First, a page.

DevOps Resume Differentiators and Pitfalls (or, why I don’t care about all the tools you have used…

I’ve seen way more resumes than ChatGPT

DevOps Resume Differentiators and Pitfalls (or, why I don’t care about all the tools you have used…

DevOps Resume Differentiators and Pitfalls (or, why I don’t care about all the tools you have used, even if ChatGPT does)

I’ve seen way more resumes than ChatGPT

From 2011 to 2021, I interviewed hundreds of Infrastructure Engineers, Operations Engineers, SREs, Sysadmins, Production Engineers — or whatever job title I worked with recruiters on to get the best candidates. It was hard. Resumes all blended together. During that decade, I reviewed thousands of resumes. I’ve seen the narrow release engineer profiles that only knows CI/CD. I’ve seen the On Prem network engineer that knows storage and VMWare. I’ve seen the Java developer that doesn’t have enough Infrastructure experience and is terrible at the command-line.

DO — show how you’ve broken new ground for your team and what you’ve learned.

I hope you have learned something new. How could you not? I hope you achieved a first for you team. You better have improved something or automated a manual task that saved time. Did you eliminate toil for the team? Remember the L in CALMS. Culture, Automation, Learning, Metrics, and Sharing.

DON’T — repeat the same tools over and over and over again in each role.

Tools like Jenkins, Gitlab, Terraform, Ansible, Helm are means to an end. Focus more on the problem and solution space and HOW tooling helped. Focus on the value to the team.

DO — tell me how you’ve made difference to developers and product teams.

Although there are different ways of working (you’ve read Team Topologies and Accelerate, right?) the whole point of automation and Cloud infrastructure is to deliver a Layer 7 service

DON’T — give me an Alphabet Soup of AWS Services.

Are you listing off all the traditional mid-2010s services before Docker and Kubenetes ruined everything? Do not list them in your resume all together.

DO — provide examples of your critical Ops experience and restoration of services.

A suprising number of resumes do not even mention tradional Ops experience (outages, troubleshooting, incidents). Even if you are were not supporting external customer-facing services, you have to have had experience maintaing SLAs. Even if you’ve never done the math with SLOs and SLIs. The “No Ops” movement did not win. Be proud of your Ops experience and put it on your resume.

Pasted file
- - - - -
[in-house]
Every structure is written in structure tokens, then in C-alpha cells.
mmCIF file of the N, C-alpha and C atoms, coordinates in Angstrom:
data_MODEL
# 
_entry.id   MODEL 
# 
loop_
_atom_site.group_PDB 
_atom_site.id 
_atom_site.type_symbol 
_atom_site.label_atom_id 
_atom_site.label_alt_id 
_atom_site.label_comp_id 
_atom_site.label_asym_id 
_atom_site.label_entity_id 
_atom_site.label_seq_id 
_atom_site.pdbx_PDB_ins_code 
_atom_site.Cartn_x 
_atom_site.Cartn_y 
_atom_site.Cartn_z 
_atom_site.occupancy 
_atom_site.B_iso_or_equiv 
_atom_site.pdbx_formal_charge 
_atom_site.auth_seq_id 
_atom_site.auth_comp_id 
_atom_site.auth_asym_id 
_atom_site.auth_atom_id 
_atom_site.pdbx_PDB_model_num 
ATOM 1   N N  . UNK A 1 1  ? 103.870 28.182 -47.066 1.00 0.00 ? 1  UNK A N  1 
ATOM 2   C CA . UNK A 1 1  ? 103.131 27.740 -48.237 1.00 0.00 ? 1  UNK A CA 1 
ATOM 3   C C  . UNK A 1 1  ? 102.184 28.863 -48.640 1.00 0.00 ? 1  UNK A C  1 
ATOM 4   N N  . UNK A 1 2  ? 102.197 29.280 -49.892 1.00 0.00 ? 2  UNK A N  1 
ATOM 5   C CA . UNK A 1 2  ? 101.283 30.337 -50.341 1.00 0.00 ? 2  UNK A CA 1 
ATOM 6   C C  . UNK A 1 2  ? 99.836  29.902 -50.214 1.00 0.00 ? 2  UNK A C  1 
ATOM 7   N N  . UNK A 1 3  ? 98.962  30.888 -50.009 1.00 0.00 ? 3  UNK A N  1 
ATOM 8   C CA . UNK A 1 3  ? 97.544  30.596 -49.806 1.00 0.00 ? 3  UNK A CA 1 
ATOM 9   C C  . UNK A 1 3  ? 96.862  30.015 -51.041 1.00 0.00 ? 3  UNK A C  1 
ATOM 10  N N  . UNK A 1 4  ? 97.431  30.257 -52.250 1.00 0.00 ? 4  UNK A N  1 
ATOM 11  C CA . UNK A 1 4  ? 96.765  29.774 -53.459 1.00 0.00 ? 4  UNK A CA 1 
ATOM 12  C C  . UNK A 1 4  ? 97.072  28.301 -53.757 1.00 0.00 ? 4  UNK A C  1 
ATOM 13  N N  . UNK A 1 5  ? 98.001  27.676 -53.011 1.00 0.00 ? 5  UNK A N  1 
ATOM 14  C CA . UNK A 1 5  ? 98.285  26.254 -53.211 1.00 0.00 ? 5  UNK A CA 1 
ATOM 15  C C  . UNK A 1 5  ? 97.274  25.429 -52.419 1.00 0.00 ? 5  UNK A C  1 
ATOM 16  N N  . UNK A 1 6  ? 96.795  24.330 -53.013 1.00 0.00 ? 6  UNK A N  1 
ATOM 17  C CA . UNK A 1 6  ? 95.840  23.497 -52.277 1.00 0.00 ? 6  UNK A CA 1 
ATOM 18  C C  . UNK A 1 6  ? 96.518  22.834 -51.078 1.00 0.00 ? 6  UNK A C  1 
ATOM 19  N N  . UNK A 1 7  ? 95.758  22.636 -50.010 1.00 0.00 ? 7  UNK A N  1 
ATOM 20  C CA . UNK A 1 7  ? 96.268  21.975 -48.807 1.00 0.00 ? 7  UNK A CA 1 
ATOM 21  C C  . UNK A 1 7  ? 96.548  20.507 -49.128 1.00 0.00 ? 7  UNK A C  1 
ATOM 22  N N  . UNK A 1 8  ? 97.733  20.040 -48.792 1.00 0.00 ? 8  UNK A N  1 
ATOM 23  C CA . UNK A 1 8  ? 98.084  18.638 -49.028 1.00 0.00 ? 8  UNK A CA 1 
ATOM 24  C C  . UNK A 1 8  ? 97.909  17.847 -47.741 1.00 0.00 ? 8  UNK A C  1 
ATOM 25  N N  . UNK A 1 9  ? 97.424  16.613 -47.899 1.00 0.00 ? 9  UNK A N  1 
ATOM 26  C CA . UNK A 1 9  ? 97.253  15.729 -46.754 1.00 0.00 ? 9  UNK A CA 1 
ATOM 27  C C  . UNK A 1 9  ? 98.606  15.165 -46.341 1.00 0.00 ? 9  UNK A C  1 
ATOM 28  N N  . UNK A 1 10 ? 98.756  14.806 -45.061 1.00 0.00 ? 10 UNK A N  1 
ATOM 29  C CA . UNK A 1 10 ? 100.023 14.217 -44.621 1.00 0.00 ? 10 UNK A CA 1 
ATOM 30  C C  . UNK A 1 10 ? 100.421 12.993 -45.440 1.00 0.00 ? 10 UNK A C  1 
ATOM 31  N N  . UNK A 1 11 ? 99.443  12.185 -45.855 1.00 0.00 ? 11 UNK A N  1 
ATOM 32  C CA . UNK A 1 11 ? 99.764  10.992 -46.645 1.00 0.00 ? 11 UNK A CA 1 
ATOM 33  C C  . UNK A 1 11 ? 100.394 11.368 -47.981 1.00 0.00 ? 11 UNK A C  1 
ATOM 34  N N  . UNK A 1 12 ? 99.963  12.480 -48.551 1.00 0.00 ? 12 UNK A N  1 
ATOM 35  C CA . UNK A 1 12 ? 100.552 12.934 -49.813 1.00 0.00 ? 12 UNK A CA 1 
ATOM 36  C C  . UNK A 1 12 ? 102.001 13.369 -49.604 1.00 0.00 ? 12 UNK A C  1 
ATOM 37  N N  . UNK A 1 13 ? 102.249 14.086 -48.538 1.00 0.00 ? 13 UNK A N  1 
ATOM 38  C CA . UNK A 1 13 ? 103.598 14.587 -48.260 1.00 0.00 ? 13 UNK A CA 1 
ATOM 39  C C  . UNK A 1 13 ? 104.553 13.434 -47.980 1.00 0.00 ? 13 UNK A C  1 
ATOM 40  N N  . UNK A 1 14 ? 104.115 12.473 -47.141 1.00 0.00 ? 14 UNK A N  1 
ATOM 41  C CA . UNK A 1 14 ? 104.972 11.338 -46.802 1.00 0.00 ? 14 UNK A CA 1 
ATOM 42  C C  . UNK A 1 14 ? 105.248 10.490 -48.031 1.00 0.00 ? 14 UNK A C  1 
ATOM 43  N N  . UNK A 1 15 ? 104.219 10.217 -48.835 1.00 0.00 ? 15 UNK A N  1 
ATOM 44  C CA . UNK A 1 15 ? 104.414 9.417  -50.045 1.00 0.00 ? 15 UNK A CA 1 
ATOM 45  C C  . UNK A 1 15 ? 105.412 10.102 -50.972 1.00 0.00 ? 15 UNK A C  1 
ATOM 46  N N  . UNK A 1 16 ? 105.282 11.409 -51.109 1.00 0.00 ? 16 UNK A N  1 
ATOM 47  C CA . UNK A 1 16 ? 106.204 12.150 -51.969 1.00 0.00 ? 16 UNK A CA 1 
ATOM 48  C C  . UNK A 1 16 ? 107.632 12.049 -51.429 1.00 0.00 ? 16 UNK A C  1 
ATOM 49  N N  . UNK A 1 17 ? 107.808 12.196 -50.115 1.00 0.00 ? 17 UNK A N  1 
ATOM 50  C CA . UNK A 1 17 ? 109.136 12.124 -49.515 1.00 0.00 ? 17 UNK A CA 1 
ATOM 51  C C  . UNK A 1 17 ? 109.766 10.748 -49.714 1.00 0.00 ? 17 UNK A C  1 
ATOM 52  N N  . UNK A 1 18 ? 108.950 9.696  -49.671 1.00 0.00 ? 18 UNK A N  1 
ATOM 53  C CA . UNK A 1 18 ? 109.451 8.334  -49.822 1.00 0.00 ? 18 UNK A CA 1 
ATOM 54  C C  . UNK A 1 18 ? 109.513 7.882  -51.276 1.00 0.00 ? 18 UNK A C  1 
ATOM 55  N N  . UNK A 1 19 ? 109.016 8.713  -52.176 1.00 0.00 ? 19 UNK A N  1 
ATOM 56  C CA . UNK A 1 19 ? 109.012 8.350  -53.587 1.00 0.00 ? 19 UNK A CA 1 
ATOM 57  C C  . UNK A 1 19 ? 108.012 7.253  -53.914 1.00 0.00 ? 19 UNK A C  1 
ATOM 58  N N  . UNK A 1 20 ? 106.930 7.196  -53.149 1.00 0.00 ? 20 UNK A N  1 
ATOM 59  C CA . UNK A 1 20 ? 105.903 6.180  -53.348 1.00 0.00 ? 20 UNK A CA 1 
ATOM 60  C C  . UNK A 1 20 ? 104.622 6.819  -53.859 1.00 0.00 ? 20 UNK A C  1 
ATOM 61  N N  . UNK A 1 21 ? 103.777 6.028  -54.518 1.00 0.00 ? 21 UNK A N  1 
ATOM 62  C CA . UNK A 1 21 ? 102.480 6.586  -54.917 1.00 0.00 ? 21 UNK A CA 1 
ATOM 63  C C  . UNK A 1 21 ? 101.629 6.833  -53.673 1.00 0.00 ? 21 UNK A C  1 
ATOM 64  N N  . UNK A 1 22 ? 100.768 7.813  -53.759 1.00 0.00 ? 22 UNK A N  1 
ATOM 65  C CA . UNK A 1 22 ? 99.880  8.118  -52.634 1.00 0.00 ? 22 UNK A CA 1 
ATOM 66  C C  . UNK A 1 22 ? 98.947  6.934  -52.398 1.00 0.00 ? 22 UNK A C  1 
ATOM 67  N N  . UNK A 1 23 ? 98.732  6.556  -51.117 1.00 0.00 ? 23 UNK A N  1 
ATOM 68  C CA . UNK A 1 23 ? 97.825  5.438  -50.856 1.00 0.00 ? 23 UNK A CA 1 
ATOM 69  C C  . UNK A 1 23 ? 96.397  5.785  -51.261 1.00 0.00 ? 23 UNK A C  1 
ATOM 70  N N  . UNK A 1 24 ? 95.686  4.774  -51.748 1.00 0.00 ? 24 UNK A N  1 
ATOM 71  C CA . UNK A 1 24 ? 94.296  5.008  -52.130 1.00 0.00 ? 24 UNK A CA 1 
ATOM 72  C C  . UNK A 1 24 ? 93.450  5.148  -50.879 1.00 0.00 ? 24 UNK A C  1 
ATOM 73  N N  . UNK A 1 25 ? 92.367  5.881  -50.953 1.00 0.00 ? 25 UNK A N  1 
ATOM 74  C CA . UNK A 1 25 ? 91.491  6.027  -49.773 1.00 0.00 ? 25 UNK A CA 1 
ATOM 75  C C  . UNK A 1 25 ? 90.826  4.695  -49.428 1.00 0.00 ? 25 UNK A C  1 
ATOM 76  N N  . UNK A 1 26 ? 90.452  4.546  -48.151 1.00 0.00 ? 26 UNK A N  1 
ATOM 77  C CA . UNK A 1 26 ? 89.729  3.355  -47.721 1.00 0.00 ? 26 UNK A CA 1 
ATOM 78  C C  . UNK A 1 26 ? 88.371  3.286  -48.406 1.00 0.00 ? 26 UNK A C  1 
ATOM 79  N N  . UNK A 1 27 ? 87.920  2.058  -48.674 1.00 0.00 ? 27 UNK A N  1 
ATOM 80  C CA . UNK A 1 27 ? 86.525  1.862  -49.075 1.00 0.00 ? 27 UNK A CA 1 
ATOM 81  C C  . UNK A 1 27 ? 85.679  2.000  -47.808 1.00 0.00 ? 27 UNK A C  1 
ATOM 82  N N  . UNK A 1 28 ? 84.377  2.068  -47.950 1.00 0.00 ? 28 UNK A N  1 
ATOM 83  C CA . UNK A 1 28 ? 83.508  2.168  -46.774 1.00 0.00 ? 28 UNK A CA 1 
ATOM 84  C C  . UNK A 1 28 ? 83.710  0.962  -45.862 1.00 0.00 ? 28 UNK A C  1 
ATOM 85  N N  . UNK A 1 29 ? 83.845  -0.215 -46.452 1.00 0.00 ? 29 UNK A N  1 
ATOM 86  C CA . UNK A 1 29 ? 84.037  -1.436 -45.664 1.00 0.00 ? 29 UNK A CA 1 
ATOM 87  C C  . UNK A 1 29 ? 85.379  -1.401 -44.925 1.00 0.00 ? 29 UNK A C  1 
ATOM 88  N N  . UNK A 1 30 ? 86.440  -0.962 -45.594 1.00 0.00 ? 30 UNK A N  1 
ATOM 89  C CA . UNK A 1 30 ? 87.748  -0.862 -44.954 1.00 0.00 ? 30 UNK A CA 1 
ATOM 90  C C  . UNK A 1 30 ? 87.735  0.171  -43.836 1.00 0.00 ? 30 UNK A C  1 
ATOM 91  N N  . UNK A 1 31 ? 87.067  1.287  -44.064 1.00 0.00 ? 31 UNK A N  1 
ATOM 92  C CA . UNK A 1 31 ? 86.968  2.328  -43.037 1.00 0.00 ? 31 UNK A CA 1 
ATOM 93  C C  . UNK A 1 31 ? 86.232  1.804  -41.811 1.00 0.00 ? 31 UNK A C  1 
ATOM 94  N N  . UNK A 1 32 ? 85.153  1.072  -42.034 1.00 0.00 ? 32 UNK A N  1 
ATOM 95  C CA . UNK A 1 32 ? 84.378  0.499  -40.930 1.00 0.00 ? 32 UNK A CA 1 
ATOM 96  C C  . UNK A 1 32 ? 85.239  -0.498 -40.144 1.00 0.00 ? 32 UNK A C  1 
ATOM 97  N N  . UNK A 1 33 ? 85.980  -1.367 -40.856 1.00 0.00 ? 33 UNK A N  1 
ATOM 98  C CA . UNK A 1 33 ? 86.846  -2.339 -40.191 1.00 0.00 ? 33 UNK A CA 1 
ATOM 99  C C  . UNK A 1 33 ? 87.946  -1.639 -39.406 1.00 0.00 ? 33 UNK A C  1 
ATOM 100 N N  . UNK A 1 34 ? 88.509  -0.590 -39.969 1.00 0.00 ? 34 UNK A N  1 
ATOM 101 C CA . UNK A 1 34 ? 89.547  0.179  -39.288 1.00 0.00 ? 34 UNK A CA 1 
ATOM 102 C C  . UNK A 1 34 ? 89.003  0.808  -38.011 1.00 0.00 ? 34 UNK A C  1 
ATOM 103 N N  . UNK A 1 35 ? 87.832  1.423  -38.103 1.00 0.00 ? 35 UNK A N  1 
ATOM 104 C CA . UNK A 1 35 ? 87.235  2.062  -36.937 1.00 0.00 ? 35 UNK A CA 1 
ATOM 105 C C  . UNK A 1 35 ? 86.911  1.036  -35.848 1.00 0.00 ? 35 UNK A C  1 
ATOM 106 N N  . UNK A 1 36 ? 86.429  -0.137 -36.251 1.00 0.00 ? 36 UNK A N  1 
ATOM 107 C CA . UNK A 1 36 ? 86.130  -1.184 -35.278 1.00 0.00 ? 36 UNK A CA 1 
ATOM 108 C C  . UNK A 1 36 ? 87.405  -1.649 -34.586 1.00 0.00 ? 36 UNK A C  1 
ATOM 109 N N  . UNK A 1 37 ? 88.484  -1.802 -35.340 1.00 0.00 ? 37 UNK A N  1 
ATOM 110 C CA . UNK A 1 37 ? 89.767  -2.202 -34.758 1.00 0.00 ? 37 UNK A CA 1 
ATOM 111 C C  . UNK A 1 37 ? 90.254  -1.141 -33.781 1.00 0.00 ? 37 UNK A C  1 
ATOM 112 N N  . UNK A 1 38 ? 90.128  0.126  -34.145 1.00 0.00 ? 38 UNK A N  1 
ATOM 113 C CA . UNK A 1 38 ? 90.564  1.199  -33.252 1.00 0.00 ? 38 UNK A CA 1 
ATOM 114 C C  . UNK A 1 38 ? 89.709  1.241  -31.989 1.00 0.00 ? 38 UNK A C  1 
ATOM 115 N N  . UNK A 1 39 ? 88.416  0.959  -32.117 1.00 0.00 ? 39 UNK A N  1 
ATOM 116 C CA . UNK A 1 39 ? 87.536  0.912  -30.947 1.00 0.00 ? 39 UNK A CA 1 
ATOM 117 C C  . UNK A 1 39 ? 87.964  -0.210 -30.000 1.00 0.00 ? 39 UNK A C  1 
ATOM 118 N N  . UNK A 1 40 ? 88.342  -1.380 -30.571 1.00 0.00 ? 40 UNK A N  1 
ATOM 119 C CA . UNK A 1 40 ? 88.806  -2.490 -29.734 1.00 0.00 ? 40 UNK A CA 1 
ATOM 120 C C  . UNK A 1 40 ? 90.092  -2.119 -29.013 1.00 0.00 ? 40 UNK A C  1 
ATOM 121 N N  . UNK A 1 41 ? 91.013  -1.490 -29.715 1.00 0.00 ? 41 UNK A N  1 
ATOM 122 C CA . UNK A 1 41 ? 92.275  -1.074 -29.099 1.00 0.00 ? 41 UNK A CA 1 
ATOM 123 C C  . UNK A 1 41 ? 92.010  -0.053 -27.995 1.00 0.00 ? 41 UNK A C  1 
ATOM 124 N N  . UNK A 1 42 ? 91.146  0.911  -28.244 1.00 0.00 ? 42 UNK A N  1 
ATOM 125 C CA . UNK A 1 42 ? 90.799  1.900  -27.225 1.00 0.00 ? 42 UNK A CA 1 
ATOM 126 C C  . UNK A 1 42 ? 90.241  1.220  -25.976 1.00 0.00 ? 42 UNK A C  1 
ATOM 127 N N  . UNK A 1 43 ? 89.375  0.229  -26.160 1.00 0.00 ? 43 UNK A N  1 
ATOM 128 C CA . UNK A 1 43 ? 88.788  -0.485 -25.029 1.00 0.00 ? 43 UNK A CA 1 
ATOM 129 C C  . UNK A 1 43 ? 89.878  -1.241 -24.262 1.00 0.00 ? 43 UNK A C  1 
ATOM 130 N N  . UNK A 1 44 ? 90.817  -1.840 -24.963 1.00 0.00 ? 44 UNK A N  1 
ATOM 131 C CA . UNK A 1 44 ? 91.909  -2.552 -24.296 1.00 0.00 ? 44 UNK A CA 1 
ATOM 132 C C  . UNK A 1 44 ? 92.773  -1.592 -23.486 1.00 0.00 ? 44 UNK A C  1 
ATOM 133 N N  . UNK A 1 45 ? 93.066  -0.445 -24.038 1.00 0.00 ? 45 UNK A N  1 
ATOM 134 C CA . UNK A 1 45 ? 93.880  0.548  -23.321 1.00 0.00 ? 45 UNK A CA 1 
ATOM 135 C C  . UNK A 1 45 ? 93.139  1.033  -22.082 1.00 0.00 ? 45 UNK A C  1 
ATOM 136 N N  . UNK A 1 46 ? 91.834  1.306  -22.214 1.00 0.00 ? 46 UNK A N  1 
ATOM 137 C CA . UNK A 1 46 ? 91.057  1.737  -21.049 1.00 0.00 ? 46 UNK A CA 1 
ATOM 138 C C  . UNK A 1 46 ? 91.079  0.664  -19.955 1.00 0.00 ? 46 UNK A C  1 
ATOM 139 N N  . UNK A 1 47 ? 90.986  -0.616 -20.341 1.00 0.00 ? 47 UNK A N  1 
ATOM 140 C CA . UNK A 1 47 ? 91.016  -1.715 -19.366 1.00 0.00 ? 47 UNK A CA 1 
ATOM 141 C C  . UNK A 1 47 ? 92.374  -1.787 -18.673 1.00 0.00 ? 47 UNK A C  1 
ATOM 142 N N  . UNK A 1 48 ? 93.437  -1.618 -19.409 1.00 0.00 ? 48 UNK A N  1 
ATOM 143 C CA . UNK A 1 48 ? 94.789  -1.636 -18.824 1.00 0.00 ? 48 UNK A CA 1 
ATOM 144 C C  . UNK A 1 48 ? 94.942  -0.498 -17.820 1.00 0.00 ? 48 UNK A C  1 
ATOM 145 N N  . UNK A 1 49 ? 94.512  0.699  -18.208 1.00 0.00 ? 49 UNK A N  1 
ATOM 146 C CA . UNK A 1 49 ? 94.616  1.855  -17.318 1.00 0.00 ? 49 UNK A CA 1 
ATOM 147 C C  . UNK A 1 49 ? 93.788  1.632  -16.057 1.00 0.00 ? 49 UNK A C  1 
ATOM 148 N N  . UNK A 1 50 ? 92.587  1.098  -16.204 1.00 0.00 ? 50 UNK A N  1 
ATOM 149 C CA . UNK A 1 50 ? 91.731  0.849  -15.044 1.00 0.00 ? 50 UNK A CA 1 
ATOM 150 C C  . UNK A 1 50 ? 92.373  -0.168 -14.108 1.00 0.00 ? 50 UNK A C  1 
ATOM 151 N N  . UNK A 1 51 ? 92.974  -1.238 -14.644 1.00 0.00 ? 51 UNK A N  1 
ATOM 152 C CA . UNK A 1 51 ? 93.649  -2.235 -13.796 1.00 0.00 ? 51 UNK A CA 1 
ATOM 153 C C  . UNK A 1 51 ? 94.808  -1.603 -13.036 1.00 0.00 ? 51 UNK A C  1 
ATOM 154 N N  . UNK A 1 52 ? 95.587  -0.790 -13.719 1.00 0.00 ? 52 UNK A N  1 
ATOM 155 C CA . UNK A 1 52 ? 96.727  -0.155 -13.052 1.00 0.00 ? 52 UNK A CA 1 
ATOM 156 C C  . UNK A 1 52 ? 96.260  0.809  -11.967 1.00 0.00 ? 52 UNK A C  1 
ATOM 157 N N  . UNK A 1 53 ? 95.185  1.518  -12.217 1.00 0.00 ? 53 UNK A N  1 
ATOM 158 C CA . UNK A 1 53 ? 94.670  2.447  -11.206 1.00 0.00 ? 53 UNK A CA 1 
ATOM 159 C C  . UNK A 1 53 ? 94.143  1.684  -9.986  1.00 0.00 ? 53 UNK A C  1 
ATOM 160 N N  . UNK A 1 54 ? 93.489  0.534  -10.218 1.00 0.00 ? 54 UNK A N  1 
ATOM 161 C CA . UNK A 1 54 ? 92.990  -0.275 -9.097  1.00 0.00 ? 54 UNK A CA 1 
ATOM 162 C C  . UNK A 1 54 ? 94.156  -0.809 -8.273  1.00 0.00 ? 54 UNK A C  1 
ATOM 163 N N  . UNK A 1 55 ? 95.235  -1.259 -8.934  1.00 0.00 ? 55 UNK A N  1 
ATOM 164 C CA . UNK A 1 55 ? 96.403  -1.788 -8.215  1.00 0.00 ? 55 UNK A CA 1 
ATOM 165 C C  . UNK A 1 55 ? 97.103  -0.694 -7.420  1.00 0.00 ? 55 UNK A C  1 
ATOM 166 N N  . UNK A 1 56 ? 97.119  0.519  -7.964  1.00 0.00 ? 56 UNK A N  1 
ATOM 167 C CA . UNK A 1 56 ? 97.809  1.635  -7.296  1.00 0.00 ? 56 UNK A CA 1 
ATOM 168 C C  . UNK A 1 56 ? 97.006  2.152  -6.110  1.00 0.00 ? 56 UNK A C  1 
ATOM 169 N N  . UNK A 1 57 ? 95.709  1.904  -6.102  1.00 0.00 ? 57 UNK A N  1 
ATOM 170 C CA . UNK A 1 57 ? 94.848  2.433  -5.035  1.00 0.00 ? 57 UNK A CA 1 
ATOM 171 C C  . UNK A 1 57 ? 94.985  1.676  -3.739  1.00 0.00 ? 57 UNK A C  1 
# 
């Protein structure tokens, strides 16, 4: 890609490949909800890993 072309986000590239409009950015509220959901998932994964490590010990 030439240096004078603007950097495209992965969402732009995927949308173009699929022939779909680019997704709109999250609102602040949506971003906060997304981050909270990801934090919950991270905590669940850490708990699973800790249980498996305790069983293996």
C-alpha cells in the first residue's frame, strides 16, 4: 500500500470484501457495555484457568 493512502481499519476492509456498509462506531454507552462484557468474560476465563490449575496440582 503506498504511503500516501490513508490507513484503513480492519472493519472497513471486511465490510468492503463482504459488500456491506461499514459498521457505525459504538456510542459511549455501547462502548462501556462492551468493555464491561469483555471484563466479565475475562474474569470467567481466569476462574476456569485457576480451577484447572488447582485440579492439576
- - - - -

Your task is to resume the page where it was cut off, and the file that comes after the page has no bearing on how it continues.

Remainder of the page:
DON’T — list meaningless or common buzzwords that don’t provide insights about your work.

Phrases like software development lifecycle (especially if you say all phases of it). Abbreviations like ITIL or SAFe. Saying something you did built “scalable” or “reliable.” None of this helps me. Listing “Continuous Integration.” Stop it. Provide more detail on how work imploved flow, increased the frequency of deployments.

DO — tell me you understand above the platform waterline.

Like or not, infrastructure is plumbing. In many organizations the business doesn’t care — until it does. If you worked on a game, list the title. If you know the name of the solution put it out there. If you built RDS databases or migrated ElasticSearch clusters, at least mention the type of data you dealt with.

DON’T — list tools or cloud provider functionality as an accomplishment.

Launching instances in AWS is not something you can take credit for. Managing servers with Ansible.

DO — use numbers to show scale.

The numbers of AWS accounts. The number of instances. How many regions? How many services? How many teams? How many deploys a day/week/month? How many builds?

DON’T — list task and process minutae.

Many resumes have way to much detail describing your day to day, blow by blow work. Save this for the interview.

DO — take advantage of formatting and whitespace.

While I don’t need color or fancy resume templates with your picture or Kubernetes (or AWS) logos, take some time to think about the design and how it can help you stand out in the sea of boring, overly dense resumes.